With savings at their lowest level since 1959, credit cards must pick up the slack. As Marshal Auerback's International Perspective reported, "the savings rate has averaged below 1% for the first nine months of 2004- the first time this has happened in seven decades." How else, then, to keep consumption going than by credit?

Fifth and finally: deficits. Continuously adding to much of our debt, the deficits in America's budget and current account reflect another denial of reality: they presume a limitless ability to get more than we can pay for. While the budget was balanced until President George W. Bush unbalanced it by nearly $500 billion, the current account-reflecting trade and other financial flows across American borders-remains in the red by $660 billion. A remarkable paper by Nouriel Roubini and Brad Sester calls this deficit "the defining feature of the global economy right now," pointing out that the US, "the world's largest economy-and the world's pre-eminent military and geo-strategic power-is also the world's largest debtor." This deficit also "looks set to expand significantly in 2005 and 2006," for our massive consumption of Asian-produced goods is not poised to decrease any time soon. With money flowing overseas and goods coming in, it's not American manufacturers, businesses, and laborers who are being remunerated. As James Gipson, manager of the Clipper Fund, wrote in his shareholder letter: "A slowly and likely growing share of our output of goods and services will go to provide comfortable retirements for the residents of Tokyo, not Topeka."

To make up for money leaving the US, the Treasury must sell its debt paper to the tune of some $4.5 billion dollars per month. Jim Sinclair, a veteran commodities and foreign currency trader, noted how precarious this is:

It is not necessary for major nations to sell US debt in order to un-float the boat of the US dollar...not buying as significantly as before will do the exact same thing. As the inflow to the US falls below $46 billion per month, the need per month rises, and so begins the process of drowning in debt (emphasis mine).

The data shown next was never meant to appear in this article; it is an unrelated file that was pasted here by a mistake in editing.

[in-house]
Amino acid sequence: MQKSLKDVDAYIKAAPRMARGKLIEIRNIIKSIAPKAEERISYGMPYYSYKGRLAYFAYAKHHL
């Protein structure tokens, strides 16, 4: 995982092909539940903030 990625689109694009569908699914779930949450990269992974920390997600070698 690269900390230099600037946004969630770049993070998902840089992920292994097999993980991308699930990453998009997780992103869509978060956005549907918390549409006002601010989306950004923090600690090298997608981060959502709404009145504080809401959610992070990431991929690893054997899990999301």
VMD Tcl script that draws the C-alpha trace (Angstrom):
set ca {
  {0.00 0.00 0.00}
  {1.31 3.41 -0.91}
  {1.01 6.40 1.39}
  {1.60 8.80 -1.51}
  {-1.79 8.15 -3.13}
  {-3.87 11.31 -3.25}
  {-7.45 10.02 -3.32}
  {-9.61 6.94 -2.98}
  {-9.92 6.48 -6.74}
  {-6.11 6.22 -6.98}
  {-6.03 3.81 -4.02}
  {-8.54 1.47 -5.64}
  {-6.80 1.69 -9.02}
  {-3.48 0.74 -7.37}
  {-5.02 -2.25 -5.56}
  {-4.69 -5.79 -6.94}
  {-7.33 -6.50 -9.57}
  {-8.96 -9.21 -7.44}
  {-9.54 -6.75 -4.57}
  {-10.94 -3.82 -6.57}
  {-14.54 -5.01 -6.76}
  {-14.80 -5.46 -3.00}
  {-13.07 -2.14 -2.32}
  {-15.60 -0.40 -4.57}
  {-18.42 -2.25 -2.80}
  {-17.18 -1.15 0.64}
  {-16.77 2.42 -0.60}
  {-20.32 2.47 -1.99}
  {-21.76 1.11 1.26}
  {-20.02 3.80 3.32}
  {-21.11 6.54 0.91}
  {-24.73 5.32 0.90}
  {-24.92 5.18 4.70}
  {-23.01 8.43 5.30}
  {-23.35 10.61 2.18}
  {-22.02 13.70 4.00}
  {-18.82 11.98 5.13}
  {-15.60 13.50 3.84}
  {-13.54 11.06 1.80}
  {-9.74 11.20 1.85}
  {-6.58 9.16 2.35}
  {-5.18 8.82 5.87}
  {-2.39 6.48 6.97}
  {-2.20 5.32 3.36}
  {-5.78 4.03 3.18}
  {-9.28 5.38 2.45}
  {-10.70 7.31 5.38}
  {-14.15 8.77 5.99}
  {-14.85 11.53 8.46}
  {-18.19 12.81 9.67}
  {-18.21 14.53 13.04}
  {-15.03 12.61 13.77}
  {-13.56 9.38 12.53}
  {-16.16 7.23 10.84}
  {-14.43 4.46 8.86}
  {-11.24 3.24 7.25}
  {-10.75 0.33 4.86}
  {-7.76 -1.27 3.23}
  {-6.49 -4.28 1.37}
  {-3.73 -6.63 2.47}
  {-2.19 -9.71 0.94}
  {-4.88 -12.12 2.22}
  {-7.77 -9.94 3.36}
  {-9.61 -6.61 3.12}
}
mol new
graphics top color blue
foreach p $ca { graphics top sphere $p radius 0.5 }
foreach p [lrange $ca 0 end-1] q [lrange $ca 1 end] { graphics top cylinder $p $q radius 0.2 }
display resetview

China's recent announcement "that it is considering the sale of US dollar-denominated Federal Debt," coming on the heels of "Russia's decision to consider doing the same thing [to shift] to Euro-based items," means that the system could unravel sooner than many think.

Fantasy finance is thus a "virtue" covering a multitude of sins. Critics forget this when saying Belloc erred in predicting capitalism's demise. With total debt over 400% of the Gross Domestic Product [i.e., the GDP, the total value of products made in the country where the factory or mine is located whether that value stays in the country or not -Ed.], $48 trillion dollars worth (four times the GDP) of the economic wealth in our nation still has to be paid for. What use is the capitalist wealth-creation engine if it only loans things to us at compound interest? Though a few can make great sums of money with unreal financial tools that postpone the inevitable, it's of no use for those aspiring to be owners of more than just debt.

Finance exists to facilitate production, and production to meet the material needs of man; it's that simple. Submission to that principle would initiate a "return to the real," opposing the profound unreality of credit and money-breeding, so characteristic of modern economic life.

Economics for Helen offers a true and simple sketch of economic principles to help our minds to return to reality. Then we can disconnect in practice from the unreality of modern economic life, to recover the contact with nature and real property that was once mankind's "natural state." Being productive will then mean not conducting on-line stock trades, but growing vegetables, learning a craft or trade, and mastering the basics of economic reality: food, shelter, clothing. Where two or three families unite to pursue this end, as many already have, there's no limit to what can be achieved.

The gadgets of our "comfortable" lives have profound social costs and, if we want to escape the unreal world of wage slavery, mass production, and debt speculation, must be sacrificed.

There are rough times ahead for credit-and-finance capitalism. Pundits are now predicting de-flation from an inevitable interest-rate hike as the Asians lose interest in bankrolling the dollar; this means "depression." Belloc said that "things will not get right again... until society becomes as simple as it used to be," and on that way back to reality there will no doubt be suffering: "We shall have to go through a pretty bad time before we get back to that." However, if the future brings suffering, it will also bring wisdom, even about things economic.

This is the Preface to Economics for Helen, the book reviewed starting on p.38 in this issue, published by IHS Press. Its author, John Sharpe, is founder and editor of IHS Press, based in Virginia. He and his wife Randa and their two children attend the Latin Mass at St. Athanasius Catholic Church in Vienna, Virginia.

Interview with Thomas Storck

On Cooperative Ownership

John Médaille Interview in Romania